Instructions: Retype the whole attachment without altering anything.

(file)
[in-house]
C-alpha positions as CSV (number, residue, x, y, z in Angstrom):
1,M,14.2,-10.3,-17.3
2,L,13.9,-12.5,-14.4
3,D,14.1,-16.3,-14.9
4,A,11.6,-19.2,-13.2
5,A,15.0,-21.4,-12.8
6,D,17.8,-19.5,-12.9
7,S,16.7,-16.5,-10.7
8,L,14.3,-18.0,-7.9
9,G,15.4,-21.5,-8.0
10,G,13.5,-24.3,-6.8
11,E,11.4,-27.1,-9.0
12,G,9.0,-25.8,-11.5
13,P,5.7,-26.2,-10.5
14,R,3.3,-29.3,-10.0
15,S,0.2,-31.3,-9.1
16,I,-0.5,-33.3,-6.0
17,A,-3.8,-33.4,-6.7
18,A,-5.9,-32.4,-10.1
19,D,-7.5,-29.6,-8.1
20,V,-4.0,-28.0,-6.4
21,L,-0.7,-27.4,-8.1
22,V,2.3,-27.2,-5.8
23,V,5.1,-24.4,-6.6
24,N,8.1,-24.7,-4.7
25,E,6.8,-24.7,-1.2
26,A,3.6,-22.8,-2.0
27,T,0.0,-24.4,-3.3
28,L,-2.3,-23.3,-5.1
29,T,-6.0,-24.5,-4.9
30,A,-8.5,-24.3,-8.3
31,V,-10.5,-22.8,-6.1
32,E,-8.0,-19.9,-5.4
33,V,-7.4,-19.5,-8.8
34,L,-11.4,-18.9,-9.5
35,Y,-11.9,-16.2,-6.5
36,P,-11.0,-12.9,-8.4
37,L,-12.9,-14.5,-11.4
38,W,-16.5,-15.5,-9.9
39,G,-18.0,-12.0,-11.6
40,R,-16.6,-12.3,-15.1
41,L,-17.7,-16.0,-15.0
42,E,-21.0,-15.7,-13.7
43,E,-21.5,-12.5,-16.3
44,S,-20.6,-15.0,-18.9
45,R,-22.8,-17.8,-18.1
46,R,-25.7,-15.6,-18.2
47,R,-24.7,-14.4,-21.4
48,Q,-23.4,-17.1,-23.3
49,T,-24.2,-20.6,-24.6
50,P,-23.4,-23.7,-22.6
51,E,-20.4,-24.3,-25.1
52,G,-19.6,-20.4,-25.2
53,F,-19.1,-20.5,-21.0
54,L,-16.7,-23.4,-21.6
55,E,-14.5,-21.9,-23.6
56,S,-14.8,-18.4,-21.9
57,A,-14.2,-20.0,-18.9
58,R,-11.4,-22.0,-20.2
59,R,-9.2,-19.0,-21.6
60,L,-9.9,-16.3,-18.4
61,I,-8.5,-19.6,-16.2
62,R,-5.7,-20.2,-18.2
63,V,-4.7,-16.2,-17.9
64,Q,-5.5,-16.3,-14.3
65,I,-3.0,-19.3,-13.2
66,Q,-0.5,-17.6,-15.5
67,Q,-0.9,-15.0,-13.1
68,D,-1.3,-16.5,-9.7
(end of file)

[in-house]
C-alpha positions as CSV (number, residue, x, y, z in Angstrom):
1,M,14.2,-10.3,-17.3
2,L,13.9,-12.5,-14.4
3,D,14.1,-16.3,-14.9
4,A,11.6,-19.2,-13.2
5,A,15.0,-21.4,-12.8
6,D,17.8,-19.5,-12.9
7,S,16.7,-16.5,-10.7
8,L,14.3,-18.0,-7.9
9,G,15.4,-21.5,-8.0
10,G,13.5,-24.3,-6.8
11,E,11.4,-27.1,-9.0
12,G,9.0,-25.8,-11.5
13,P,5.7,-26.2,-10.5
14,R,3.3,-29.3,-10.0
15,S,0.2,-31.3,-9.1
16,I,-0.5,-33.3,-6.0
17,A,-3.8,-33.4,-6.7
18,A,-5.9,-32.4,-10.1
19,D,-7.5,-29.6,-8.1
20,V,-4.0,-28.0,-6.4
21,L,-0.7,-27.4,-8.1
22,V,2.3,-27.2,-5.8
23,V,5.1,-24.4,-6.6
24,N,8.1,-24.7,-4.7
25,E,6.8,-24.7,-1.2
26,A,3.6,-22.8,-2.0
27,T,0.0,-24.4,-3.3
28,L,-2.3,-23.3,-5.1
29,T,-6.0,-24.5,-4.9
30,A,-8.5,-24.3,-8.3
31,V,-10.5,-22.8,-6.1
32,E,-8.0,-19.9,-5.4
33,V,-7.4,-19.5,-8.8
34,L,-11.4,-18.9,-9.5
35,Y,-11.9,-16.2,-6.5
36,P,-11.0,-12.9,-8.4
37,L,-12.9,-14.5,-11.4
38,W,-16.5,-15.5,-9.9
39,G,-18.0,-12.0,-11.6
40,R,-16.6,-12.3,-15.1
41,L,-17.7,-16.0,-15.0
42,E,-21.0,-15.7,-13.7
43,E,-21.5,-12.5,-16.3
44,S,-20.6,-15.0,-18.9
45,R,-22.8,-17.8,-18.1
46,R,-25.7,-15.6,-18.2
47,R,-24.7,-14.4,-21.4
48,Q,-23.4,-17.1,-23.3
49,T,-24.2,-20.6,-24.6
50,P,-23.4,-23.7,-22.6
51,E,-20.4,-24.3,-25.1
52,G,-19.6,-20.4,-25.2
53,F,-19.1,-20.5,-21.0
54,L,-16.7,-23.4,-21.6
55,E,-14.5,-21.9,-23.6
56,S,-14.8,-18.4,-21.9
57,A,-14.2,-20.0,-18.9
58,R,-11.4,-22.0,-20.2
59,R,-9.2,-19.0,-21.6
60,L,-9.9,-16.3,-18.4
61,I,-8.5,-19.6,-16.2
62,R,-5.7,-20.2,-18.2
63,V,-4.7,-16.2,-17.9
64,Q,-5.5,-16.3,-14.3
65,I,-3.0,-19.3,-13.2
66,Q,-0.5,-17.6,-15.5
67,Q,-0.9,-15.0,-13.1
68,D,-1.3,-16.5,-9.7